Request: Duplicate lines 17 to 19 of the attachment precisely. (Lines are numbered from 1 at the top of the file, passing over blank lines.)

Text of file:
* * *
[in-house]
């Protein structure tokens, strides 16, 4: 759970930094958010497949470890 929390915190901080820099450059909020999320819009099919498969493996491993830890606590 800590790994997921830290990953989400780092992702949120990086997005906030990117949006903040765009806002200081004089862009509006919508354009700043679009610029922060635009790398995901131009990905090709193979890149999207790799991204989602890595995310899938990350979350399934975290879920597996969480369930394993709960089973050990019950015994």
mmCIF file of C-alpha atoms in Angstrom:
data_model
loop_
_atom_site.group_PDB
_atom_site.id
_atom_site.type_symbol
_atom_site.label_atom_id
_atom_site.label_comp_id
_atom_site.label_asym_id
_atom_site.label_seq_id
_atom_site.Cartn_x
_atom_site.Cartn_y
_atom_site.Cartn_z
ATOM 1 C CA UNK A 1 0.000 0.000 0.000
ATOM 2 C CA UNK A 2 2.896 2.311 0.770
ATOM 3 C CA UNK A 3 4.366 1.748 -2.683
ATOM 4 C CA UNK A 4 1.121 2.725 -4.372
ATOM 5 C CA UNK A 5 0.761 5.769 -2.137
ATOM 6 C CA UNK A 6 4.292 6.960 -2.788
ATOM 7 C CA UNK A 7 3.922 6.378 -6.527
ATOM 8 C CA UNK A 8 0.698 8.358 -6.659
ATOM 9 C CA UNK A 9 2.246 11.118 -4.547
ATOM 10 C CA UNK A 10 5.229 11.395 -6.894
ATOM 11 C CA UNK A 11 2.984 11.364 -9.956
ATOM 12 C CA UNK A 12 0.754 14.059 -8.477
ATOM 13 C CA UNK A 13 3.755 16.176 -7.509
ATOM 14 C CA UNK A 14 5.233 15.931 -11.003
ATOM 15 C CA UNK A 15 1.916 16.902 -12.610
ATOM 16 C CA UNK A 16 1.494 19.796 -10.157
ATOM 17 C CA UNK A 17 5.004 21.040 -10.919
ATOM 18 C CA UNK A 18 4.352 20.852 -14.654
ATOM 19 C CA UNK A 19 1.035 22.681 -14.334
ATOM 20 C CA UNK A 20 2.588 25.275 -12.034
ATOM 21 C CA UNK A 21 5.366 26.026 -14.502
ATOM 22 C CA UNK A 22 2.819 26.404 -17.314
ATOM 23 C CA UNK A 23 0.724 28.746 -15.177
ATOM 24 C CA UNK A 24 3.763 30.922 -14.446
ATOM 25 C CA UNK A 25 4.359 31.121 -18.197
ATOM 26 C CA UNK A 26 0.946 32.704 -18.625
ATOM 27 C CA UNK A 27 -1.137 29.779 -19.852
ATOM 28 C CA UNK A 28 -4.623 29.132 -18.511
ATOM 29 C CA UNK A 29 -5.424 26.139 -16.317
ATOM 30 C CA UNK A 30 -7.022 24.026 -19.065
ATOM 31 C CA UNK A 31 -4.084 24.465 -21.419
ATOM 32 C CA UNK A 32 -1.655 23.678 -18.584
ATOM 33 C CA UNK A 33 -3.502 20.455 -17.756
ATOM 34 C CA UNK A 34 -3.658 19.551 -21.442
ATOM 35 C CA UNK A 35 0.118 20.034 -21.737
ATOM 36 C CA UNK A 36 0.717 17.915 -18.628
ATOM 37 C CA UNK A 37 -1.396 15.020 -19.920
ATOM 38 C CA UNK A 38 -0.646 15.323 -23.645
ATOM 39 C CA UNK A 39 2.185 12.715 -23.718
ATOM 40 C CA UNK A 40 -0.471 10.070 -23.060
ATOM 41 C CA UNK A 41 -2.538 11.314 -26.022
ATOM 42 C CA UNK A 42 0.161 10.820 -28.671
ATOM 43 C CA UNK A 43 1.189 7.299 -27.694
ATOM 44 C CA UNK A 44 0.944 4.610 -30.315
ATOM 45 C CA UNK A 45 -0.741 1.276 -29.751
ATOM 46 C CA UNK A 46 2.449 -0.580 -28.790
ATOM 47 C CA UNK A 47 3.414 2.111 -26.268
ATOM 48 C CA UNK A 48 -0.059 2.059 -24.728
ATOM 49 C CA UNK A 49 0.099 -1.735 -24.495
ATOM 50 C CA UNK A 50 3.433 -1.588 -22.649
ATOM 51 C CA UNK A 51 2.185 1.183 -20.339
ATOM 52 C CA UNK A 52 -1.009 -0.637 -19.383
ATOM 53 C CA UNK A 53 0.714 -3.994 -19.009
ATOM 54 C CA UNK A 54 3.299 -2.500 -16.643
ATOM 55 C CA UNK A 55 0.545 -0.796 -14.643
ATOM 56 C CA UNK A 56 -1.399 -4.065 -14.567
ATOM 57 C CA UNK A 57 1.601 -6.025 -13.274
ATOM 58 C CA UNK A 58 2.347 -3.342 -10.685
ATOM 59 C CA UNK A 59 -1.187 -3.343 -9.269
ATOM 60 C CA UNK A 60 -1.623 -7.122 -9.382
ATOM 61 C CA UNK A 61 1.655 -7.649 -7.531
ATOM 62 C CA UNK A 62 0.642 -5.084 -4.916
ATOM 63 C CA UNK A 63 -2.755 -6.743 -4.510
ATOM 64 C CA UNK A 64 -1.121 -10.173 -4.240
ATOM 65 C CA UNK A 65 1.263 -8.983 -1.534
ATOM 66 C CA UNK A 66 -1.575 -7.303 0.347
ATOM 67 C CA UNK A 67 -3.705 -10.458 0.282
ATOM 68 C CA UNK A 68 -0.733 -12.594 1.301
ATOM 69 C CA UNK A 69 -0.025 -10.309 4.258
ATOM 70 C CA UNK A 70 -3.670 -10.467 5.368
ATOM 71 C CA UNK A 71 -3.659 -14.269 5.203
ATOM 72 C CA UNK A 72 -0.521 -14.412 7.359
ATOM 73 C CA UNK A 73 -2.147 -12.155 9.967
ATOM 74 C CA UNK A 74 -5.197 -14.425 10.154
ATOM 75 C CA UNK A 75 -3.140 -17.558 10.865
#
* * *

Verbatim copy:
ATOM 2 C CA UNK A 2 2.896 2.311 0.770
ATOM 3 C CA UNK A 3 4.366 1.748 -2.683
ATOM 4 C CA UNK A 4 1.121 2.725 -4.372